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Guide to swimming at the London Paralympics 2012

Swimming will be the second biggest competition at the Paralympics, with more than 600 athletes competing to win 148 medals. The swimming events take place at the Aquatics centre from Thursday August 30 to Saturday August 8.

Who will compete in the Paralympics swimming?

600 swimmers in total. 340 men and 260 women. Each country is limited to 34 men and 26 women, and to a maximum of three athletes in each individual event. What are the disability classifications? The Paralympics includes athletes with a range of impairments and disabilities and they compete according to classifications. The classes are: 1–10: Athletes with physical impairments. A Class 1 swimmers’ impairment has the greatest impact on their ability to perform strokes, while class 10 includes swimmers with a disability that has the least impact. 11–13: Visually impaired athletes, from class 11 swimmers with little or no sight to those with limited sight. 14: Athletes with an intellectual impairment.

Isn’t the breaststroke a special case?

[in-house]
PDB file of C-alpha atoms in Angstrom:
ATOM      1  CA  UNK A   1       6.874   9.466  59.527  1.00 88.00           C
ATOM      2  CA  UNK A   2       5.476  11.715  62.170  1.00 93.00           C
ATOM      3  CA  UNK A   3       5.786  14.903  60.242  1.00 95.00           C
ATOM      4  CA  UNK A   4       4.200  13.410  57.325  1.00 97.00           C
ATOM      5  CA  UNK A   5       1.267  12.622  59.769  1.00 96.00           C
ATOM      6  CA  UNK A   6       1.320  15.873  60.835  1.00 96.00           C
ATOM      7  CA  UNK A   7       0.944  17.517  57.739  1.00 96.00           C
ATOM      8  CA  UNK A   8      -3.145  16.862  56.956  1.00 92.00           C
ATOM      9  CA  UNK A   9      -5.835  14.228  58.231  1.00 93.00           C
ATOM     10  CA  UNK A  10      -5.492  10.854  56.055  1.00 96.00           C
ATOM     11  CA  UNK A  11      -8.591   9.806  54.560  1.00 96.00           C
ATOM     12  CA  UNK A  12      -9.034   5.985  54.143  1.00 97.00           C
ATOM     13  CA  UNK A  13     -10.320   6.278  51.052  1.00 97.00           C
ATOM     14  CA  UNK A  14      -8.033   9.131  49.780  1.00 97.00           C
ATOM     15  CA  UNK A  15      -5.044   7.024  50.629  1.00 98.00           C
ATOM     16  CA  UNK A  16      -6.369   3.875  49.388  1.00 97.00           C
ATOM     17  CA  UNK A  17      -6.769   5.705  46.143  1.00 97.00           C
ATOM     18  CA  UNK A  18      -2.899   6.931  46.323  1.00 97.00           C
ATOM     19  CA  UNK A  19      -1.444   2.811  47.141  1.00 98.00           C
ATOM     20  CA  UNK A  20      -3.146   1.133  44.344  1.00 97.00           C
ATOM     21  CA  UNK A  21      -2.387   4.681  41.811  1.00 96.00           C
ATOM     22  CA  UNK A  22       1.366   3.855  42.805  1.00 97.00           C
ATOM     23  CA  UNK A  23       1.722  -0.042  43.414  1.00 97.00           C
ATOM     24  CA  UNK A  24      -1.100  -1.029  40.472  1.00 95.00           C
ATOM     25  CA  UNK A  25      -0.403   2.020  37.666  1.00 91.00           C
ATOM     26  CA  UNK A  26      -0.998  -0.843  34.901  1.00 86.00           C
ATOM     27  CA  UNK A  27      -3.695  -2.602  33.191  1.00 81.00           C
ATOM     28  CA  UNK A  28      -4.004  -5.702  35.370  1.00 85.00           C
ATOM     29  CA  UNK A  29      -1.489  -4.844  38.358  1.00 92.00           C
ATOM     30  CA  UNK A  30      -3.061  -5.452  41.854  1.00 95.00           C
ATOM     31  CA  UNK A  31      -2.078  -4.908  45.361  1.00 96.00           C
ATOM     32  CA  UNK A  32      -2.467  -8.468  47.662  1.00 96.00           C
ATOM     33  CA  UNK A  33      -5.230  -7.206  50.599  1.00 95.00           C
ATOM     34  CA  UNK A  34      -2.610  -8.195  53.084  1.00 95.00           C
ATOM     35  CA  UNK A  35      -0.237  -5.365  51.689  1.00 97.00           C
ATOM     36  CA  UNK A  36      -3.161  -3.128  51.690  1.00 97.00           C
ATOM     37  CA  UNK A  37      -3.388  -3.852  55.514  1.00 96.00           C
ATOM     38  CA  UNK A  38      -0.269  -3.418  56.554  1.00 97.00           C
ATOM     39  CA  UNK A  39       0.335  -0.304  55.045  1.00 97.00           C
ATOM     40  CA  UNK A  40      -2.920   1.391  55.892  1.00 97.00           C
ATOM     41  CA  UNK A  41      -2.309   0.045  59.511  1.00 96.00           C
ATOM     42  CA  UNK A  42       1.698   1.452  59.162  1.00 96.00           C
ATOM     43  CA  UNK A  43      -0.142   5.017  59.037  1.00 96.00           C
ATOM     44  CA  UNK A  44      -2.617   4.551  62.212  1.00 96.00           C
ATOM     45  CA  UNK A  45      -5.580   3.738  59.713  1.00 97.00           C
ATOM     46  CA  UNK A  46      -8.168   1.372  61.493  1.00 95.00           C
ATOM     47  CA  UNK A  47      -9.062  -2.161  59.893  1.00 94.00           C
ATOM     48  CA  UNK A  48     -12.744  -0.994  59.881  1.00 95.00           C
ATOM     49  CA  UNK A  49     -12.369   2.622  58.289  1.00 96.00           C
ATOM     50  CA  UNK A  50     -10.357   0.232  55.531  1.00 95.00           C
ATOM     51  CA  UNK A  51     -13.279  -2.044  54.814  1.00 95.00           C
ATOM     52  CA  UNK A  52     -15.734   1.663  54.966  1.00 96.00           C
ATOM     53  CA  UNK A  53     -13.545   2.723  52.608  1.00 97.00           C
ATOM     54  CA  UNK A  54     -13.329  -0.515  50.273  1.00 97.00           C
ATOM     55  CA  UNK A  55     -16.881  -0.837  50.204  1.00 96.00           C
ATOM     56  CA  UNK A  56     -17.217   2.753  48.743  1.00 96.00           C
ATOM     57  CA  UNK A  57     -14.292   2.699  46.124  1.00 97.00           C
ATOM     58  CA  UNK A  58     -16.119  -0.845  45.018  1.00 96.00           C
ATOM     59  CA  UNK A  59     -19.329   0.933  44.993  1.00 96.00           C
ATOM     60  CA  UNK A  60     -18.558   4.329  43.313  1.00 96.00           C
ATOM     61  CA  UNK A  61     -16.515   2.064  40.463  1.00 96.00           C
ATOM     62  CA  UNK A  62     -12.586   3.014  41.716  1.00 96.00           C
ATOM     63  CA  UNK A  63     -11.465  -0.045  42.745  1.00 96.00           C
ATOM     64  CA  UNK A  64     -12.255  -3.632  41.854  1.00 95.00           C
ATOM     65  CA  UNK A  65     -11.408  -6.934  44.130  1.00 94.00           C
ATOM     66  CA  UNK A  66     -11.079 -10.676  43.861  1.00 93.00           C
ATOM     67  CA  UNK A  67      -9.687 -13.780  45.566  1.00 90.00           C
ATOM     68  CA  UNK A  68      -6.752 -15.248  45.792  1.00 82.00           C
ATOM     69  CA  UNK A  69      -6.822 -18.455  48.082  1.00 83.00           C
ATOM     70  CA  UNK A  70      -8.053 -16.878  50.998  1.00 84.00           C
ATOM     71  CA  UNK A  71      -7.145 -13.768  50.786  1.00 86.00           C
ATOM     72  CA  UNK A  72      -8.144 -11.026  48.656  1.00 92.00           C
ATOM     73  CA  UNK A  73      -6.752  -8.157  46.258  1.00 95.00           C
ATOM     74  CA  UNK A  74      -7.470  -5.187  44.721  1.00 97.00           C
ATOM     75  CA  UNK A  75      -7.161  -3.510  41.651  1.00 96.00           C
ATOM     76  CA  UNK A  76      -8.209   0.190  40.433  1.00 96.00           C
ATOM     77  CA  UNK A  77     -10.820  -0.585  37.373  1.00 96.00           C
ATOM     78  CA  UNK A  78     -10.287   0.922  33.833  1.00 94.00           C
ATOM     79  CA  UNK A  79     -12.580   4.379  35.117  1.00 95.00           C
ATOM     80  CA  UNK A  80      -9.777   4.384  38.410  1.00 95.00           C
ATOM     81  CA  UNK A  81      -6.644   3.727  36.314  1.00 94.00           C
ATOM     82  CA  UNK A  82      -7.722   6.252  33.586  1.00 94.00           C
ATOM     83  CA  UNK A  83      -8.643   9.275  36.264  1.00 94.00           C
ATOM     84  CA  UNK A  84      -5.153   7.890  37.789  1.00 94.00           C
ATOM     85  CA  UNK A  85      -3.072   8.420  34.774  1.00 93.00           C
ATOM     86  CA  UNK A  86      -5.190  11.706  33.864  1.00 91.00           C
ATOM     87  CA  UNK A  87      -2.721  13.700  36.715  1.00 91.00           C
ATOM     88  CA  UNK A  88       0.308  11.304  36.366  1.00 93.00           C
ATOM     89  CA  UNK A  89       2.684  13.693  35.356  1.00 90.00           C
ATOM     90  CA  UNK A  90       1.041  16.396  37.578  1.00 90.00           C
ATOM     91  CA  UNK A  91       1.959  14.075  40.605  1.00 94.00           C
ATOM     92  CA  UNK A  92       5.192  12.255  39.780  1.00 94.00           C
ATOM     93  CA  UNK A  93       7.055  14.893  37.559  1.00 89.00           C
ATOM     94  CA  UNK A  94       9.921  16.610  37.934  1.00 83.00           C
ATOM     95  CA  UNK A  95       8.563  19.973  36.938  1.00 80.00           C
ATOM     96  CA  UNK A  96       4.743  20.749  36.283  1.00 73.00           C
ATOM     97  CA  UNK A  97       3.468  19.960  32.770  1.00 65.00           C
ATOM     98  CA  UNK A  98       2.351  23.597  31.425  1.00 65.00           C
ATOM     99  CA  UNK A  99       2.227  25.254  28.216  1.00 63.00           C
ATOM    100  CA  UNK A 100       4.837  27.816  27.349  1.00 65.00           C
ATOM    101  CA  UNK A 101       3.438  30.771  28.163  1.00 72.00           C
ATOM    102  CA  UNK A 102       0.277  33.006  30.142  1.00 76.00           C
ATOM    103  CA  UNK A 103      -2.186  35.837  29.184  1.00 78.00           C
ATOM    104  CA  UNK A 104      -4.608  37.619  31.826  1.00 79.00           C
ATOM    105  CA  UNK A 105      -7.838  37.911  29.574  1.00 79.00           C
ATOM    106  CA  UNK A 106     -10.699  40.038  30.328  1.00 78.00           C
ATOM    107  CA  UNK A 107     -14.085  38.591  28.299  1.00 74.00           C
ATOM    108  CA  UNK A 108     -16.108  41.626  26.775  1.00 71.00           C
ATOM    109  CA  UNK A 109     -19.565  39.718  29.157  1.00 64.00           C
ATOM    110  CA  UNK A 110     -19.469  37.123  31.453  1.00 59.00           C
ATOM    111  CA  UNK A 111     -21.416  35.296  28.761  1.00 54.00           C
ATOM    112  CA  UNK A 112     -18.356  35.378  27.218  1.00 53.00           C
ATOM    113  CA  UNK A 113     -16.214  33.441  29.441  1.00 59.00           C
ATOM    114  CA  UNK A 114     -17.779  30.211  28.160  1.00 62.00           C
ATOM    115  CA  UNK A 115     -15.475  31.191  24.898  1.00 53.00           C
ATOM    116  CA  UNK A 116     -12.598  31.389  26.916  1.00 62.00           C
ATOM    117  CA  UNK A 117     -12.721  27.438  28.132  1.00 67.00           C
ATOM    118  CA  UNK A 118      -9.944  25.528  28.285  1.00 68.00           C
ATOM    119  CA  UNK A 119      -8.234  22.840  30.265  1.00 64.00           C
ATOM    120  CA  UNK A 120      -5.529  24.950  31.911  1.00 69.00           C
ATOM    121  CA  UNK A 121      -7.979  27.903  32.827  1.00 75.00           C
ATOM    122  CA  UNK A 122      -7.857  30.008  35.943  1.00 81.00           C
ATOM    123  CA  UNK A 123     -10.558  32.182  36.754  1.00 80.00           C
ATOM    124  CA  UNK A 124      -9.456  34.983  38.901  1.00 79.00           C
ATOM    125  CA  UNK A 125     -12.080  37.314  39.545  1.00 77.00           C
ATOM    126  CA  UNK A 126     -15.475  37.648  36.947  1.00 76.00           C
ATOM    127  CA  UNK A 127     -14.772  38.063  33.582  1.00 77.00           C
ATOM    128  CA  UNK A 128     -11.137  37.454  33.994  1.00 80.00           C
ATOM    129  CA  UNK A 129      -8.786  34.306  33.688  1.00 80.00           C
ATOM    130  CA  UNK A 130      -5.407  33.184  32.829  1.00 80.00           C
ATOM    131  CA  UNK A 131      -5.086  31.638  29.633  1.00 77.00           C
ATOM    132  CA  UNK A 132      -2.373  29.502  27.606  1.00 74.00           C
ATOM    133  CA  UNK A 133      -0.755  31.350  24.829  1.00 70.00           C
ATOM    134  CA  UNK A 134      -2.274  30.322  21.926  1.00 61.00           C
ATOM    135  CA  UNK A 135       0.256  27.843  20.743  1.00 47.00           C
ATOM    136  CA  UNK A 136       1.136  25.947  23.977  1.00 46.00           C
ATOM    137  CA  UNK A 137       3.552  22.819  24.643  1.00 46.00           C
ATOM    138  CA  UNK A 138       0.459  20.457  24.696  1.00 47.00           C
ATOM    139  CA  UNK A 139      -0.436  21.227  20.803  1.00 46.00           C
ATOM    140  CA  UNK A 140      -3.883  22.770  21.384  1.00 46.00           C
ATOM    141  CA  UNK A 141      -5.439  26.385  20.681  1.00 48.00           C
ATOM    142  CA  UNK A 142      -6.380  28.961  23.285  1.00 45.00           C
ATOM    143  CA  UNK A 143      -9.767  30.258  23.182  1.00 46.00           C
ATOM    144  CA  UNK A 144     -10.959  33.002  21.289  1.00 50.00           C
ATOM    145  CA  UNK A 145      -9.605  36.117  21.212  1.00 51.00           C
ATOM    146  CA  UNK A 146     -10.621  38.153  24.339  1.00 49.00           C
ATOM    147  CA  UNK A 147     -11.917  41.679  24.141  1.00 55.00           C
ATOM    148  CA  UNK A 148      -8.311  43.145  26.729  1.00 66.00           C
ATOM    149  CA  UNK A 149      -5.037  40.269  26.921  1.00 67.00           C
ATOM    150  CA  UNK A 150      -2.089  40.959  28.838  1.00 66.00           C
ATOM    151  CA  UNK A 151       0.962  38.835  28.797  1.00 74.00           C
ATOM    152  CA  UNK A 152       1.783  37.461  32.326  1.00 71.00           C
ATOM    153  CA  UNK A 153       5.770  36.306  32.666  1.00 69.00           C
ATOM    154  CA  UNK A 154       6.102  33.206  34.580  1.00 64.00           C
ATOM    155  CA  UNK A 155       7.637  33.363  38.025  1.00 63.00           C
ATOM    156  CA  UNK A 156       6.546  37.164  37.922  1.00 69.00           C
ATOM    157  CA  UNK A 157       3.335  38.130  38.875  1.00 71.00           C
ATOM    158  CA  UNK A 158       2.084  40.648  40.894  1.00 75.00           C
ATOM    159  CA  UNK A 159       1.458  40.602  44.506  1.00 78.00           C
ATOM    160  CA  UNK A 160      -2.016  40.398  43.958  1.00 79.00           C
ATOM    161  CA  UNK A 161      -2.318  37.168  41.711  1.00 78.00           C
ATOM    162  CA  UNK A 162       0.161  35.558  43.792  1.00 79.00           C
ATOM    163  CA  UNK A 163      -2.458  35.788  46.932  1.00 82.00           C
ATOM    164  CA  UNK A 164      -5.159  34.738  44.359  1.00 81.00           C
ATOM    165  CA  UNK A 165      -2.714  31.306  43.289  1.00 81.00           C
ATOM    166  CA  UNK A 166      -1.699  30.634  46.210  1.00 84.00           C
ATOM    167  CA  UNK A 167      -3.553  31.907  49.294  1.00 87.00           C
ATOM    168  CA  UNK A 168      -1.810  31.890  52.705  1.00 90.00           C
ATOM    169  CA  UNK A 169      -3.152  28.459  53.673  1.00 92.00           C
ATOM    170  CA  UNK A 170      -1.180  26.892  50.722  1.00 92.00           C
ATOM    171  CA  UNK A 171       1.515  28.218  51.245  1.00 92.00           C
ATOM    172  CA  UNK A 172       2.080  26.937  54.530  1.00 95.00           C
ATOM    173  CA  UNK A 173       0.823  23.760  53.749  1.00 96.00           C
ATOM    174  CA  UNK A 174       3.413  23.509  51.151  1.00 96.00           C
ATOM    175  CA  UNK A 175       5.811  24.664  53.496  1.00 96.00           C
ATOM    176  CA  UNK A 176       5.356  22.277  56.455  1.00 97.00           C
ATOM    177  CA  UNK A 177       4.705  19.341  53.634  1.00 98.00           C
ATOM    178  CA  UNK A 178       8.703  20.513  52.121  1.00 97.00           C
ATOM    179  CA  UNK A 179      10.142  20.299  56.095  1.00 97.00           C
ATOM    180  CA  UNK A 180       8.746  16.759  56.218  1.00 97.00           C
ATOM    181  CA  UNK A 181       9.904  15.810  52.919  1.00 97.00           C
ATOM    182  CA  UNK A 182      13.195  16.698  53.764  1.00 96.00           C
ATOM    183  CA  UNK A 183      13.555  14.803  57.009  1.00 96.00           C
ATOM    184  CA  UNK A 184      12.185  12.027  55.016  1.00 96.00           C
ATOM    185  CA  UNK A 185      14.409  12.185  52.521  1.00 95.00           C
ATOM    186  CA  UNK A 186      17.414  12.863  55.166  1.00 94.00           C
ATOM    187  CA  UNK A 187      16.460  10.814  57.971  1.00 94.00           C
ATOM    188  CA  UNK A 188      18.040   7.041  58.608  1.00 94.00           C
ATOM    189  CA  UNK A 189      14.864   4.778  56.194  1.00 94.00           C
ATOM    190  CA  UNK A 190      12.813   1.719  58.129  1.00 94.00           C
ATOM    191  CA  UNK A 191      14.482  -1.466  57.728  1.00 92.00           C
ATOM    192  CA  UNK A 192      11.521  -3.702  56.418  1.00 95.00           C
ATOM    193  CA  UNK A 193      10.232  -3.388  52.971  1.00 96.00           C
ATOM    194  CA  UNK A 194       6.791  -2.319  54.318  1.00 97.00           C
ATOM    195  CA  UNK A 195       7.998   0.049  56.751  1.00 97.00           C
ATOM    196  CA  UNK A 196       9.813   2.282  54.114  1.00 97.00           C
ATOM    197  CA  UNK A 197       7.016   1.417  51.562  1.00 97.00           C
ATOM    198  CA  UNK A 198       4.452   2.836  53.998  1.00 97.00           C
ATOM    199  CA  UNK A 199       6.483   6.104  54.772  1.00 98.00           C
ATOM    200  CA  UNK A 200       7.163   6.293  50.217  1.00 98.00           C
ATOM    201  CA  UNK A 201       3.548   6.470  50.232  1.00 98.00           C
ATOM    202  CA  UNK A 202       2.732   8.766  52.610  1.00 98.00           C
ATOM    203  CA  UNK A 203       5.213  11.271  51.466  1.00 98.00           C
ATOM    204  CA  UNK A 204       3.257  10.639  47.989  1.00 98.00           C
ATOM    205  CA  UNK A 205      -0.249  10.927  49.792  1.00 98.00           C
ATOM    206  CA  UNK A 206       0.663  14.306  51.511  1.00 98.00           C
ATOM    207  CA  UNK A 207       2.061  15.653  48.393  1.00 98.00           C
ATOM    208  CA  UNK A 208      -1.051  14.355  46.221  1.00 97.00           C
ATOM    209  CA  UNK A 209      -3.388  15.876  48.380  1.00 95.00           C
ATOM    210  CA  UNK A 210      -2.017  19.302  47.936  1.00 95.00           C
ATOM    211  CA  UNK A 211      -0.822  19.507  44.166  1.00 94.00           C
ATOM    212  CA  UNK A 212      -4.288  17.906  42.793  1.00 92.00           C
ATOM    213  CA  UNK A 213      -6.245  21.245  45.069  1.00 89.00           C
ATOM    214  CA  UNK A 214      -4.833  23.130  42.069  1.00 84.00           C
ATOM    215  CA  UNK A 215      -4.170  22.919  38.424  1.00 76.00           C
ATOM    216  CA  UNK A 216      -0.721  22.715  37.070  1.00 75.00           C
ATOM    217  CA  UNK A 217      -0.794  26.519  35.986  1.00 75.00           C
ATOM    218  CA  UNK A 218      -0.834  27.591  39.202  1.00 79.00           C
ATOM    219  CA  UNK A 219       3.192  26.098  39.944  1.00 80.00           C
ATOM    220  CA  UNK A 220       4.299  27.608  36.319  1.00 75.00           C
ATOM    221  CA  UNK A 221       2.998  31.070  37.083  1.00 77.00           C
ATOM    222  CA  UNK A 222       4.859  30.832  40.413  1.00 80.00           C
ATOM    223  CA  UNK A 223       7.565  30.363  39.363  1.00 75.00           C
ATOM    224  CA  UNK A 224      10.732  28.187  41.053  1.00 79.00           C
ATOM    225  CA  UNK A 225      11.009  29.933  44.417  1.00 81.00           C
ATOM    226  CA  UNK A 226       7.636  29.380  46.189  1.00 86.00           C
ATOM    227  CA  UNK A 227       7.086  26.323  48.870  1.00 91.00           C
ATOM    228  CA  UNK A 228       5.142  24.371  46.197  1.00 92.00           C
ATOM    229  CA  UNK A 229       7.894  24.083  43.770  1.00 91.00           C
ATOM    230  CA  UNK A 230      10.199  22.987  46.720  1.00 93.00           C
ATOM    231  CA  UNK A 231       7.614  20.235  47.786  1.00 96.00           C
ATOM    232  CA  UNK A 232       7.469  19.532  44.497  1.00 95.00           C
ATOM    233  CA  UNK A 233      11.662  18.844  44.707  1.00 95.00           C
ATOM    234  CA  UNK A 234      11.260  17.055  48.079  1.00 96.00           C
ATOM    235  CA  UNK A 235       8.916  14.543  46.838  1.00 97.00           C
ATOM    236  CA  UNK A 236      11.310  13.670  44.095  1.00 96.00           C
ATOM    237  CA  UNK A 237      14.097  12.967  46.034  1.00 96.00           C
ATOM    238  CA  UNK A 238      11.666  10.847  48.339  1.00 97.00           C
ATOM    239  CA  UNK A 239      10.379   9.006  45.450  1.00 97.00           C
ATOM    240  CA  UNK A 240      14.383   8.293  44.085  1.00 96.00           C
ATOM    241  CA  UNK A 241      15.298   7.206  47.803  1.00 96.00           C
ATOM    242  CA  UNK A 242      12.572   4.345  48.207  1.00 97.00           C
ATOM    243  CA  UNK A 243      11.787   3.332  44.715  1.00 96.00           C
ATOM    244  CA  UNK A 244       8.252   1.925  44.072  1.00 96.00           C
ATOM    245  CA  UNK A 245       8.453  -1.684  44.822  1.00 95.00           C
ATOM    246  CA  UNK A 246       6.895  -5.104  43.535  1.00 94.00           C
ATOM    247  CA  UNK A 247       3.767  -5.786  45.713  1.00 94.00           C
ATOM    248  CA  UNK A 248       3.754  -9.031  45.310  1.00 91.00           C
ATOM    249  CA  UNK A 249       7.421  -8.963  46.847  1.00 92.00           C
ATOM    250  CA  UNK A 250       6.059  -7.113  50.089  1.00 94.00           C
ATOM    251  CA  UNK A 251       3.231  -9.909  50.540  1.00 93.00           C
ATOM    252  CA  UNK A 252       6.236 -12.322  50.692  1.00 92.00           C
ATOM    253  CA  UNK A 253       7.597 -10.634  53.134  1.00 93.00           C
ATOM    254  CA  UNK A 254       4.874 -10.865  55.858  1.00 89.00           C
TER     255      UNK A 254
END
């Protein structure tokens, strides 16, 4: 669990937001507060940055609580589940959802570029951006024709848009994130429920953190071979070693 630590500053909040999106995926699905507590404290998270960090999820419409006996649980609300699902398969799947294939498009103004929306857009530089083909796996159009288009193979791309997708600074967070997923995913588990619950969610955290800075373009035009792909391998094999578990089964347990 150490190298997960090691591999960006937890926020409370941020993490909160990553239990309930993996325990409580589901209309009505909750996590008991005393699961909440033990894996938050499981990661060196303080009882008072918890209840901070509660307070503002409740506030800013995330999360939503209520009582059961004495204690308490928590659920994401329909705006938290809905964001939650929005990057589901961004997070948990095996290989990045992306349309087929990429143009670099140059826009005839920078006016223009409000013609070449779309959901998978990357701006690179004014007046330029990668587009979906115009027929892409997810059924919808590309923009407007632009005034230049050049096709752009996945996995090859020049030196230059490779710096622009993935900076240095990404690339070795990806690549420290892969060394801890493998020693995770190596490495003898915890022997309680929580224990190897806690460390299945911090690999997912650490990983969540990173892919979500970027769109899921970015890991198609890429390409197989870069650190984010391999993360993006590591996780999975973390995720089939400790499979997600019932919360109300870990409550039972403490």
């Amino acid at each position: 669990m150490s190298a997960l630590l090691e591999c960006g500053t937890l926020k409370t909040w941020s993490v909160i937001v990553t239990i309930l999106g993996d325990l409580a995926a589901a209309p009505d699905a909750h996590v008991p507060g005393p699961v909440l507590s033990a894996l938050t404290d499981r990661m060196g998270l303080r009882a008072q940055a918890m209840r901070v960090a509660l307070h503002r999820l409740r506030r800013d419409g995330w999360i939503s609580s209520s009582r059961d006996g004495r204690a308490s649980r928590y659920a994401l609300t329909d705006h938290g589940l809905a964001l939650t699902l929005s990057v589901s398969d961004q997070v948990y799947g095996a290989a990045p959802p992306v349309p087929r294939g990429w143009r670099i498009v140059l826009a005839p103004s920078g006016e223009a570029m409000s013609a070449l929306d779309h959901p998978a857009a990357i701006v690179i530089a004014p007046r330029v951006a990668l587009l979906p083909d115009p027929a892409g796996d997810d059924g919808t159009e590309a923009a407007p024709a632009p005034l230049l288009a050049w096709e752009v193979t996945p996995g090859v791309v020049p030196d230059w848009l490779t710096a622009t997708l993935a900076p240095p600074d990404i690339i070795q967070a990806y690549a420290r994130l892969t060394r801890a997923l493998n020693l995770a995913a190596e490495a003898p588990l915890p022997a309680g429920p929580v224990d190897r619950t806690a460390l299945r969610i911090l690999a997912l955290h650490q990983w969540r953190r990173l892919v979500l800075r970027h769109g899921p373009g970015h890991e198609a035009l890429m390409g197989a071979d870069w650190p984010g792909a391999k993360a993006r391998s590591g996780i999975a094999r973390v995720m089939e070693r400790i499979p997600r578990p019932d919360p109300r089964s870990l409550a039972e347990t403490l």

Because the breaststroke requires greater leg propulsion than any other stroke, athletes with a physical impairment often compete in a different class for this event. This will also taken into account when athletes compete in the Individual Medley, which includes all the swimming disciplines.

What are the Paralympic swimming categories?

  • An S before the class means Freestyle, Backstroke and Butterfly events.
  • SB before the class means Breaststroke events.
  • SM before the class means Individual Medley events.

So tell us more about swimming at the Paralympics

  • The pool is 50m long, 25m wide and three metres deep. It is divided into 10 lanes, although only the centre eight lanes are used for the Games.
  • Swimming is one of the few sports to have featured at every Paralympic Games since the fist Paralympics in Rome in 1960.
  • There are four strokes: Freestyle, Backstroke, Breaststroke and Butterfly. All four strokes feature in the Individual Medley (apart from the 150m Individual Medley, where only Backstroke, Breaststroke and Freestyle feature) and Medley Relay events. Swimmers also compete in Freestyle Relay.
  • Races range between 50m and 400m.
  • When turning and finishing at the ends of the pool, some part of the swimmers body must touch the wall.
  • Visually impaired swimmers wear blackened goggles to ensure that competition is fair.
  • A “tapper” is used to tell swimmers when they are nearing a wall of the pool and need to turn. A tapper is someone using a pole to “tap” the swimmer.
You hear of disqualifications… How do these occur?
  • A false start
  • Swimming the wrong stroke
  • Not touching the wall at each turn
  • Swimming off in the relay before the team member before you has touched the wall.
 

1 comment

  • Thanks for this guys, have you seen the para logo, its amazing? Hopefully they can deliver in the pool!

    Jim Randall

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